As software developers, we know our software will fail; someone will use it in a way we did not anticipate, we will forget to properly check input, a process will time out, and we will make typos.
For these reasons, and many more, people spend time and efforts on reproducing problems, and finding and fixing root causes. If this hasn’t caused too much of a delay, there may even be time to make sure these problems never show up again.
It is inevitable. Or is it?
This talk will take you through the concept of defensive programming, with its many helpful tools like exceptions, assertions, typing, and validation. It will elaborate on several programming techniques you can leverage to tell calling code about your problems, and to handle the problems of the code you call yourself. All this will be done in multiple programming languages.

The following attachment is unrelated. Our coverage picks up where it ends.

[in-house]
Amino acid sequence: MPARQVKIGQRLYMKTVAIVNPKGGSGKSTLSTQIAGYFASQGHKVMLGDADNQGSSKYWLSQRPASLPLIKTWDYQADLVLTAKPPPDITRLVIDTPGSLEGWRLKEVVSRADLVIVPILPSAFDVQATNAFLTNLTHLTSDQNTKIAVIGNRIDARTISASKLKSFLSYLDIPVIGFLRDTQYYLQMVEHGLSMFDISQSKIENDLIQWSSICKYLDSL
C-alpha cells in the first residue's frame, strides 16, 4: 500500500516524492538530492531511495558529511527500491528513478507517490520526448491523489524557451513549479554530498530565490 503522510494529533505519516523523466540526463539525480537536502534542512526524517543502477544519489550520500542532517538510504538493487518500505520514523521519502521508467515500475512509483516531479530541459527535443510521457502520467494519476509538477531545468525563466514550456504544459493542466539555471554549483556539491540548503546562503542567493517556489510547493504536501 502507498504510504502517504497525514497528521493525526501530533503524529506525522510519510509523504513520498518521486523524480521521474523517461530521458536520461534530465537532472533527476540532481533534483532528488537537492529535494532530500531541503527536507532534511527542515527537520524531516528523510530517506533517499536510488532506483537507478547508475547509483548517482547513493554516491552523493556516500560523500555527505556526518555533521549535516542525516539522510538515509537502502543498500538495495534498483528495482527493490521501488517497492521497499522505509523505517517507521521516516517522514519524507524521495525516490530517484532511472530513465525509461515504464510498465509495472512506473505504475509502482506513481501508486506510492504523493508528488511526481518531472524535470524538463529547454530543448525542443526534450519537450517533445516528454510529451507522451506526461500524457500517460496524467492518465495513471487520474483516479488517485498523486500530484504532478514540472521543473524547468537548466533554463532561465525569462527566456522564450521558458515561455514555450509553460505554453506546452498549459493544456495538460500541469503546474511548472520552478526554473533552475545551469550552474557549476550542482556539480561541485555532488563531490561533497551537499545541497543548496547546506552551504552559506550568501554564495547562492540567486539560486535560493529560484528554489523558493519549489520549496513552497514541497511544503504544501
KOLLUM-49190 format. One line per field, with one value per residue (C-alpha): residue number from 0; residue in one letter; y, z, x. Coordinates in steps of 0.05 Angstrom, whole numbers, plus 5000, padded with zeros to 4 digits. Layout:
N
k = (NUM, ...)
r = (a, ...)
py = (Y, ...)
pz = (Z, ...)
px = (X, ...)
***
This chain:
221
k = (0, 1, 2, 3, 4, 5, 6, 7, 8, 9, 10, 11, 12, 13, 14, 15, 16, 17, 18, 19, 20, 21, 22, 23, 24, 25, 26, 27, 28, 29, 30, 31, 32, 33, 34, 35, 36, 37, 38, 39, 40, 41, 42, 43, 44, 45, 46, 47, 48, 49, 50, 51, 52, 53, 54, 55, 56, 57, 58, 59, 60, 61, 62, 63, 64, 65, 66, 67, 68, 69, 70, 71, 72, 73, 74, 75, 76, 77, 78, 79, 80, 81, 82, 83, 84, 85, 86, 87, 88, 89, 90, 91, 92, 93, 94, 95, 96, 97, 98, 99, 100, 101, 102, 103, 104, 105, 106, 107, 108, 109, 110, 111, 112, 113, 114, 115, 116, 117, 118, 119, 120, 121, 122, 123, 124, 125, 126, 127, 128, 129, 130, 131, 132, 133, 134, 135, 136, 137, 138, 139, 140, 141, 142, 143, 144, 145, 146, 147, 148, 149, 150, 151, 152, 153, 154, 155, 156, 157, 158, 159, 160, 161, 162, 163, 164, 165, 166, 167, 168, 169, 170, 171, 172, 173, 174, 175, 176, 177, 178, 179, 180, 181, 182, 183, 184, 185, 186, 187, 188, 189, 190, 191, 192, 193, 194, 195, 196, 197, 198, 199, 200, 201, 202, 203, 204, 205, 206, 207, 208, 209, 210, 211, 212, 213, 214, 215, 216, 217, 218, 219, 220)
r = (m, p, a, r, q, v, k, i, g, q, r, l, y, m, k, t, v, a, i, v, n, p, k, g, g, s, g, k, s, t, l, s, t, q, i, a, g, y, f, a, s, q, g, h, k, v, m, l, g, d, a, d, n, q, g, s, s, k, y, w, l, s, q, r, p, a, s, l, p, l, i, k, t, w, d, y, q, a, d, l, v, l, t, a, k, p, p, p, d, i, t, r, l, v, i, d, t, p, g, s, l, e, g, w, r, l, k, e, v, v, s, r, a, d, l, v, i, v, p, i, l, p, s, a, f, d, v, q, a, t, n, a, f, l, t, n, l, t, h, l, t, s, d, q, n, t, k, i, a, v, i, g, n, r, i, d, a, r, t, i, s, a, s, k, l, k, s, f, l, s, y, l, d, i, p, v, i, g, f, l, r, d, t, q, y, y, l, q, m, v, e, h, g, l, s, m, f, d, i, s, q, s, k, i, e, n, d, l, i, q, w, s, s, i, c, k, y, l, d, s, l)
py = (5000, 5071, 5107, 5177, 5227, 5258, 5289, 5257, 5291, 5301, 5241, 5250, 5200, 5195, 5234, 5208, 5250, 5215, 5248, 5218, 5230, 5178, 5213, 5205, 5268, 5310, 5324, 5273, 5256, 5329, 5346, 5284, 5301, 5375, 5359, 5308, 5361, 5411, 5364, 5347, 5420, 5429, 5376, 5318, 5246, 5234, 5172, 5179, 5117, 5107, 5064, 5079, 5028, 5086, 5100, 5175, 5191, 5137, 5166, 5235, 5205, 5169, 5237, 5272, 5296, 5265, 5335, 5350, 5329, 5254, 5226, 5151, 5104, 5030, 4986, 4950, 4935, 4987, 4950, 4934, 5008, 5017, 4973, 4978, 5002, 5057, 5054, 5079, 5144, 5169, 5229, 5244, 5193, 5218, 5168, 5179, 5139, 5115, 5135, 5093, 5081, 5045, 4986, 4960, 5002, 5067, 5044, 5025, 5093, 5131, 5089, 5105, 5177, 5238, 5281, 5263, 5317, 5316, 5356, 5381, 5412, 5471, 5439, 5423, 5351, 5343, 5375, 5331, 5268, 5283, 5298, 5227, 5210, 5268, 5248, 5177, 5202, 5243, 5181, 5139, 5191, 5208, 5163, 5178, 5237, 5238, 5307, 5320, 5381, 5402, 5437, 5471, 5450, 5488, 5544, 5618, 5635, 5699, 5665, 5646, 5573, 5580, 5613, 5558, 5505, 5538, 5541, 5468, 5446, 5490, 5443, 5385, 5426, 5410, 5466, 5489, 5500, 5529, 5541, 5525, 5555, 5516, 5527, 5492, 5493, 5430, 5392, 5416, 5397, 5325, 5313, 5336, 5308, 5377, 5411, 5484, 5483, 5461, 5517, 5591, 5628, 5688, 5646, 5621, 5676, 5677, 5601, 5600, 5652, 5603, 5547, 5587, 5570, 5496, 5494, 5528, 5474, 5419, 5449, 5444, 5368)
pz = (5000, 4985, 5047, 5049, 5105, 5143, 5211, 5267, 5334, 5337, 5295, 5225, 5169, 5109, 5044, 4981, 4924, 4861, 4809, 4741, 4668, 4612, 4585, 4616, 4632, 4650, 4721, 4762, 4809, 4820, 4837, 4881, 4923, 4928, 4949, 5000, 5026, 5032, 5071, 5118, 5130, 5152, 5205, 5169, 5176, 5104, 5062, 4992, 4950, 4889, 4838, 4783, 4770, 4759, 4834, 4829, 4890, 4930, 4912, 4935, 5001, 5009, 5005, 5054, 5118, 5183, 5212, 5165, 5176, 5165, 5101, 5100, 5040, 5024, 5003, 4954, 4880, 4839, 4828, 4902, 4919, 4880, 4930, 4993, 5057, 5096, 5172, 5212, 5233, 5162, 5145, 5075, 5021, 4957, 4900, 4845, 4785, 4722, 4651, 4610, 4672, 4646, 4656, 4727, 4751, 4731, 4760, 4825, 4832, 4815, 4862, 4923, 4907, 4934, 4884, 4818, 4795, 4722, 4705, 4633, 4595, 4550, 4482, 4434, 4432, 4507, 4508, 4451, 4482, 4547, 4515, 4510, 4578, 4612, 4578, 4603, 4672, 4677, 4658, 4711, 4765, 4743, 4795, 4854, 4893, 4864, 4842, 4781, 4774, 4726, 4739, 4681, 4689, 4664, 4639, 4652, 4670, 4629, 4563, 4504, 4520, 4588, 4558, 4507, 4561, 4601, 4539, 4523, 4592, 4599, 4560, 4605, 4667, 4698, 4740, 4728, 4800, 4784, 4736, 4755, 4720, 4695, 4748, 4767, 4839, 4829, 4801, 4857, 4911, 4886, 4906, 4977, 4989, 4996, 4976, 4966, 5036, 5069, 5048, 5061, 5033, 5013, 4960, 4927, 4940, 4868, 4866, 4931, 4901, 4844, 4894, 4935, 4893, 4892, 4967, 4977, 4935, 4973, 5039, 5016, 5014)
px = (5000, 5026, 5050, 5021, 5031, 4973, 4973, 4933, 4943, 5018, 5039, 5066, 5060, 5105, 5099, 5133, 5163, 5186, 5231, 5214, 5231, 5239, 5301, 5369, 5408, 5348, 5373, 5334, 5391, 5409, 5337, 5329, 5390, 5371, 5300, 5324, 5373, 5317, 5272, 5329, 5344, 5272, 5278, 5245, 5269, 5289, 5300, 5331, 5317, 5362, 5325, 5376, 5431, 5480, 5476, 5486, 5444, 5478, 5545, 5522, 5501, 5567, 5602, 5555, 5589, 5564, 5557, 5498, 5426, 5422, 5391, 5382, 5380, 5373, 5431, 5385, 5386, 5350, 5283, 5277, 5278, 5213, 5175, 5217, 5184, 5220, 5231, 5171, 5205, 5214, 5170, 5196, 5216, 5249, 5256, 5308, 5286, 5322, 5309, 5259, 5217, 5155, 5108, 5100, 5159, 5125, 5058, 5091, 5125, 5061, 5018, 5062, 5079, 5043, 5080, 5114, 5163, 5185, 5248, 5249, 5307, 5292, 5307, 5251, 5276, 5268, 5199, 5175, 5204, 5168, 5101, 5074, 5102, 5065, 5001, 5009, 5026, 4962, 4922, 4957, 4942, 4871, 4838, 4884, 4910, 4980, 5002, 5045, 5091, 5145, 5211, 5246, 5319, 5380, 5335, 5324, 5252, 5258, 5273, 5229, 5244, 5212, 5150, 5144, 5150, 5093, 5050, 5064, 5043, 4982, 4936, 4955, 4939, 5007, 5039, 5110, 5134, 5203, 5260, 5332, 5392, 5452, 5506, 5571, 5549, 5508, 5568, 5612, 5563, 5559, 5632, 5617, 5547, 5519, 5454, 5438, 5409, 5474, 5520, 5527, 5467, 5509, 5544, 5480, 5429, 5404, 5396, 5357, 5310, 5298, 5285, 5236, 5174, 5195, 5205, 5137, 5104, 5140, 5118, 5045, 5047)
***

Defensive programming will help you write simpler and more maintainable software, that fails fast, early, and often. When problems do occur, they are reported in greater detail, making them easier to understand, and faster to fix. This limits the time spent fixing bugs, and lowers the chances of ‘random’ or obscure problems, making estimates more reliable.